30 NOVEMBER 2016

Thailand has been trapped in deeply protracted social conflicts and social divides for more than a decade, both political conflict at the national level and conflict in deep Southern Thailand. Nationwide political conflict and violence due to series of political protests have not only resulted in different episodes of loss of lives, injuries, damages and prosecutions, but it has also led to the situation where the conflict parties use hate speech to create mistrust and polarization in society. Also, the conflict in the Southern Border Provinces has prolonged since 2004 resulting in more than 15,000 violent incidents with more than 6,600 deaths and 18,500 injured people (Srisompob Jitpiromsri, 2016) in which both Buddhists and Muslims have been targeted. Such situations in both cases have generated deep distrust among people from conflicting parties and between people and the state.

Over the decades of violence and conflict, there have been several efforts for peace settlement and reconciliation by the state mechanisms in both cases such as the establishment of National Reconciliation Commission in 2015 as well as ongoing peace talk with BRN and MARA Patani on the conflict in Deep South; the establishment of Truth for Reconciliation Commission of Thailand (2010 –2012) addressing issues on political violence in 2010; and the establishment of National Reform Council’s Committee to Study Approaches on Reconciliation in 2015 to study the approaches for reconciliation on the political conflict since 2006. However, the effectiveness and results toward wider reconciliation and conflict transformation in the society proved to be limited especially the healing scheme which focuses only on financial reparation but fails to address deeper concerns of different conflict parties due to lack of political will.

This panel is organized in order to create a platform for public discussion on how we can constructively transform the conflicts across the social and political divides in Thailand. The concept of conflict transformation and peacebuilding suggests us to address the conflict along the timespan. In other words, we need to heal the ‘past’, address the issues in the ‘present’, and envision for the constructive and common ‘future’ in dealing with the conflicts in the society. Therefore, this panel will focus on three themes on conflict transformation across social divides, namely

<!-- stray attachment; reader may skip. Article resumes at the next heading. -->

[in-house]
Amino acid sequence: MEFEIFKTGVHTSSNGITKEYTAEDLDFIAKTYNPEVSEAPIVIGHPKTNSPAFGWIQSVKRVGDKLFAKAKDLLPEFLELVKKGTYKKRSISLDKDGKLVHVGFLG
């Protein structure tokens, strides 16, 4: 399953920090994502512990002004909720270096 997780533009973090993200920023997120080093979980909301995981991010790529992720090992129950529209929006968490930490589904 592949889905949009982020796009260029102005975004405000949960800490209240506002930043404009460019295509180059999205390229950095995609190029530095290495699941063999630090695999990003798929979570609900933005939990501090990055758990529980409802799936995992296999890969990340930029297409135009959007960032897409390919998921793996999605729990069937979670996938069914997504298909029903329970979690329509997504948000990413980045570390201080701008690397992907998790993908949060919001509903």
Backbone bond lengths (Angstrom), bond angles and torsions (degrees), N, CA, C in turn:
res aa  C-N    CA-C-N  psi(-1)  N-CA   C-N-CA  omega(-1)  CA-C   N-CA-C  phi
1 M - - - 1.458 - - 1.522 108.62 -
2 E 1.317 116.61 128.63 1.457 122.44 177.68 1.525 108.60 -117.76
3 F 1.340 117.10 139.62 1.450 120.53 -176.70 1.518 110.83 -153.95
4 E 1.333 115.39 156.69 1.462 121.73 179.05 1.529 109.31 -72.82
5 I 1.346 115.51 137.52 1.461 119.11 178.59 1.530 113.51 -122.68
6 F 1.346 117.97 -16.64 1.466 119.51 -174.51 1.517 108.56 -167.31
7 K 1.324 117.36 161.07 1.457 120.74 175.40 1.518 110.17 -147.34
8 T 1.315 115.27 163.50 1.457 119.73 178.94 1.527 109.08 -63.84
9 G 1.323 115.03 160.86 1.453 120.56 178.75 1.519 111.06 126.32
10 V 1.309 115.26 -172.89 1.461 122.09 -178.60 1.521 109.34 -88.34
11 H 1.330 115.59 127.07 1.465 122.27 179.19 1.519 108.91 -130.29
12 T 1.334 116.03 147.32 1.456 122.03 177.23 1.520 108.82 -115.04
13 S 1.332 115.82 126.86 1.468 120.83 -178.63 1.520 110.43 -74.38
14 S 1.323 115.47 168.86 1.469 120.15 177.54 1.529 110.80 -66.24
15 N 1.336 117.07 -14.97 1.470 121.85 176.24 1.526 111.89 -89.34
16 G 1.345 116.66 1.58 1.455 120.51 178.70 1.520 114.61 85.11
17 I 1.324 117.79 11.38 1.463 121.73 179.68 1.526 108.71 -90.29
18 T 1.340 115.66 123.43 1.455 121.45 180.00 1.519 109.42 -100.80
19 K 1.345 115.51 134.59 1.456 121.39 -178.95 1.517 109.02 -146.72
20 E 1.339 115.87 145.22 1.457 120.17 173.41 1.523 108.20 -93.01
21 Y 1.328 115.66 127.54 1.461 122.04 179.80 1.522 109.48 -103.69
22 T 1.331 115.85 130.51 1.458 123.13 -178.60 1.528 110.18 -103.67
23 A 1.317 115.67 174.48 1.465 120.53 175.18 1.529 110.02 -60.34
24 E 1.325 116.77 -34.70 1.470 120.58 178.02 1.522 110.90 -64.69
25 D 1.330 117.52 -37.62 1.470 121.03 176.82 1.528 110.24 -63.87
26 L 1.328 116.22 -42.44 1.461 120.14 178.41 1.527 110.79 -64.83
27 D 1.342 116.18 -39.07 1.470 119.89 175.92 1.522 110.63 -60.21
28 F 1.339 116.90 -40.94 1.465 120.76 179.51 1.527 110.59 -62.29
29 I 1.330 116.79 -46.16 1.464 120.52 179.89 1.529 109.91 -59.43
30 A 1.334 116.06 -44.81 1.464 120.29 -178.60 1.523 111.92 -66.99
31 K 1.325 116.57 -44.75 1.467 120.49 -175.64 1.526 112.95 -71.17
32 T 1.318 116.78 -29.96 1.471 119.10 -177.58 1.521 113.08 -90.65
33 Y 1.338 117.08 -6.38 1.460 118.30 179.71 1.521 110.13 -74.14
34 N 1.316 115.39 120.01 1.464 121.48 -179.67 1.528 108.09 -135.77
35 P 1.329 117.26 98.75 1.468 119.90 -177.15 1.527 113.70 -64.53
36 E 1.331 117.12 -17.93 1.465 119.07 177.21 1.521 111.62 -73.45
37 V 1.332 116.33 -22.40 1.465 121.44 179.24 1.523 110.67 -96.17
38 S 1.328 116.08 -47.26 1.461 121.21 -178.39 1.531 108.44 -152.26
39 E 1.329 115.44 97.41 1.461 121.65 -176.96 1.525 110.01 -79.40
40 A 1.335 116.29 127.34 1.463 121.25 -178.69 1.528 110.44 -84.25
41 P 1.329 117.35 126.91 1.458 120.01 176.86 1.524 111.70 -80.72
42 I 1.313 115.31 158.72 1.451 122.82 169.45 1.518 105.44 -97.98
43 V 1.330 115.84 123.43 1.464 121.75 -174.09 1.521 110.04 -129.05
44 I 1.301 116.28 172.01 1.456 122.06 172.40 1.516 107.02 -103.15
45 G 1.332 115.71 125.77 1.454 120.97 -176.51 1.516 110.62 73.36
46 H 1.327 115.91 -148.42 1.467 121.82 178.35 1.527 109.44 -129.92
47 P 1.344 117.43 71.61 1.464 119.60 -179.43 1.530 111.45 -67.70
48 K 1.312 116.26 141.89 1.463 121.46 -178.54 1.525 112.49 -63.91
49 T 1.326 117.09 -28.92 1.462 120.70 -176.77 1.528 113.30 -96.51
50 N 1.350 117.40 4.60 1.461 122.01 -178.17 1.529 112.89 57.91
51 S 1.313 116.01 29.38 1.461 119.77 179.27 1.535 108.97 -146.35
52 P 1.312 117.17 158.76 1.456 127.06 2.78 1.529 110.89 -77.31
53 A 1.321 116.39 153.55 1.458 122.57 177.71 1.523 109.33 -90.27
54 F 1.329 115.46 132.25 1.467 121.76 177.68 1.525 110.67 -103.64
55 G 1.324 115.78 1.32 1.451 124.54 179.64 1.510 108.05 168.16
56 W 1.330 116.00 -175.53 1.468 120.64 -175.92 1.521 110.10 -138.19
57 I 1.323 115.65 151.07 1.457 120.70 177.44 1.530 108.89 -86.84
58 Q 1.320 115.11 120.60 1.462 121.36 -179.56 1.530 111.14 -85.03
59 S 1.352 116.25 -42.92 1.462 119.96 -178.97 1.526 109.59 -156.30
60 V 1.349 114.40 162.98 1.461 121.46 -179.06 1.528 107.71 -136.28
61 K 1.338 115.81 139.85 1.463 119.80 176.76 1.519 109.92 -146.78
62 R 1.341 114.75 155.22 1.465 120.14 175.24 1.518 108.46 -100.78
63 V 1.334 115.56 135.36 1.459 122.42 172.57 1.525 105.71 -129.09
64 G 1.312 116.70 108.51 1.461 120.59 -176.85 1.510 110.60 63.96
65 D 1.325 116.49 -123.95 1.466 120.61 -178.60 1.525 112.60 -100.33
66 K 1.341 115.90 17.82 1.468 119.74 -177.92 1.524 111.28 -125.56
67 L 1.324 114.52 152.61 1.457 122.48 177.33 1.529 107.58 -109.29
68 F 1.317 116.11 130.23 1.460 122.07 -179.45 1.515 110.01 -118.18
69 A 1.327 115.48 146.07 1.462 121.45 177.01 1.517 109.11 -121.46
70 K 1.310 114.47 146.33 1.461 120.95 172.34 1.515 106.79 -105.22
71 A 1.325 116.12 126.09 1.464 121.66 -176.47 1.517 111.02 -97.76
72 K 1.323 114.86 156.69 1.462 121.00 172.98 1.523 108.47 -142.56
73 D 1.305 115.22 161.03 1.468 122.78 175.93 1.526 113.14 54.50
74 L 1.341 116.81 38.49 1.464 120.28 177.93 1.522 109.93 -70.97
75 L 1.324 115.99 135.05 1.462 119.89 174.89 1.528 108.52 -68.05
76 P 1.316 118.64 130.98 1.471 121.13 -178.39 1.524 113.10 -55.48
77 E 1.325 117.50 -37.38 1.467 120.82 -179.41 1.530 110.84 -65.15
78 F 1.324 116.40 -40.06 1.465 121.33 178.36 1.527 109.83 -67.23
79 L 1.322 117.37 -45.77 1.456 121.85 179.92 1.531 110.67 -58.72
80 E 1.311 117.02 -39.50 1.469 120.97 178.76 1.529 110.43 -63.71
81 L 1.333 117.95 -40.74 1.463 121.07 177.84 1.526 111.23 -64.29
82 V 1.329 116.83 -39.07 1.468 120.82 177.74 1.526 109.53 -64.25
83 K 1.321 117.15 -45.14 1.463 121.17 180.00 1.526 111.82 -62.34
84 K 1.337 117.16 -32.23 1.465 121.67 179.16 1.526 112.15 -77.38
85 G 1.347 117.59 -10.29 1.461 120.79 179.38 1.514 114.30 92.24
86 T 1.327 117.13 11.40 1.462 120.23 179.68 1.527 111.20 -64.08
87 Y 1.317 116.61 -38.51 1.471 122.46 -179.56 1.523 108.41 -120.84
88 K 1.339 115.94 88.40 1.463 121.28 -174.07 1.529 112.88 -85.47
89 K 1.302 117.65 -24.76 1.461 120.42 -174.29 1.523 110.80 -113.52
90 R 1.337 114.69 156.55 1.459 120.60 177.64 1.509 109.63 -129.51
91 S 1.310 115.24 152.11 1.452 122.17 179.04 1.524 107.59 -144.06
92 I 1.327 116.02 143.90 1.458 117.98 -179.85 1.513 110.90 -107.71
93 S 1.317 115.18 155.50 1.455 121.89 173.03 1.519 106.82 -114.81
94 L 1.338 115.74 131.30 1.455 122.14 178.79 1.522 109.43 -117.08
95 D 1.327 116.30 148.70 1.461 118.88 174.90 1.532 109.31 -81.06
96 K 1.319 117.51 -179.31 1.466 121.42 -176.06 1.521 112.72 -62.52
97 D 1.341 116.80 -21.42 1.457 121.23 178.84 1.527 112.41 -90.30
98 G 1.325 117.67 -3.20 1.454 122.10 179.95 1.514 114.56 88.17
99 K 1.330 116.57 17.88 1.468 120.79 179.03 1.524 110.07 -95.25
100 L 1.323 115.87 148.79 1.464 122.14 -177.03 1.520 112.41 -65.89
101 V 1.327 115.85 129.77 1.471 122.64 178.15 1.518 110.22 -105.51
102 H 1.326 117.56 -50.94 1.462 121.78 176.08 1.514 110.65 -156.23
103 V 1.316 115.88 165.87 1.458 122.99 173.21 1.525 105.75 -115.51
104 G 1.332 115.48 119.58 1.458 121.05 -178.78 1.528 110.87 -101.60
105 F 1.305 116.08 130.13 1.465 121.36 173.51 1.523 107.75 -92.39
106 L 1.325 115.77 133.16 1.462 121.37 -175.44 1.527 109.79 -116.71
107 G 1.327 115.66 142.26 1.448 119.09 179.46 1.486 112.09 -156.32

1. Grand Social Platform 
  2. Social Healing and
  3. Transitional Justice

The concept of a Grand Social Platform addresses issues at present time and envisioning the future, Social Healing and Transitional Justice is the concept to deal with the present and the living past. The panel will begin with presenting the findings from ongoing research on three above topics under the Research Program on Study of Transformative Change across Socio-Political Divide by researchers from the Institute of Human Rights and Peace Studies, Mahidol University. We also accept papers from 2 scholars or students who are interested in these themes too.

Keywords: conflict transformation, socio-political divide, platform, social healing, transitional justice

Suggested Discussants:

  • “The Study and Development of Grand Social Platform” Bordin Saisang (IHRP, Mahidol University)
  • “Social Healing Factors and Process Leading to Reconciliation and Forgiveness” Ratawit Ouaprachanon (IHRP, Mahidol University)
  • “Transitional Justice and Peacebuilding and Southernmost provinces of Thailand” Ngamsuk Ratanasathira (IHRP, Mahidol University)

2 external panelists will be accepted to present papers in this panel

Suggested Chair: Dr. Eakpant Pindavanija (IHRP, Mahidol University)

Papers in the panel – Abstract to be submitted by 30 November 2016

Please contact the conveners for submissions or further information:

Convener: Eakpant Pindavanij,

Ratawit Ouaprachanon ,

Institute of Human Rights and Peace Studies (IHRP), Mahidol University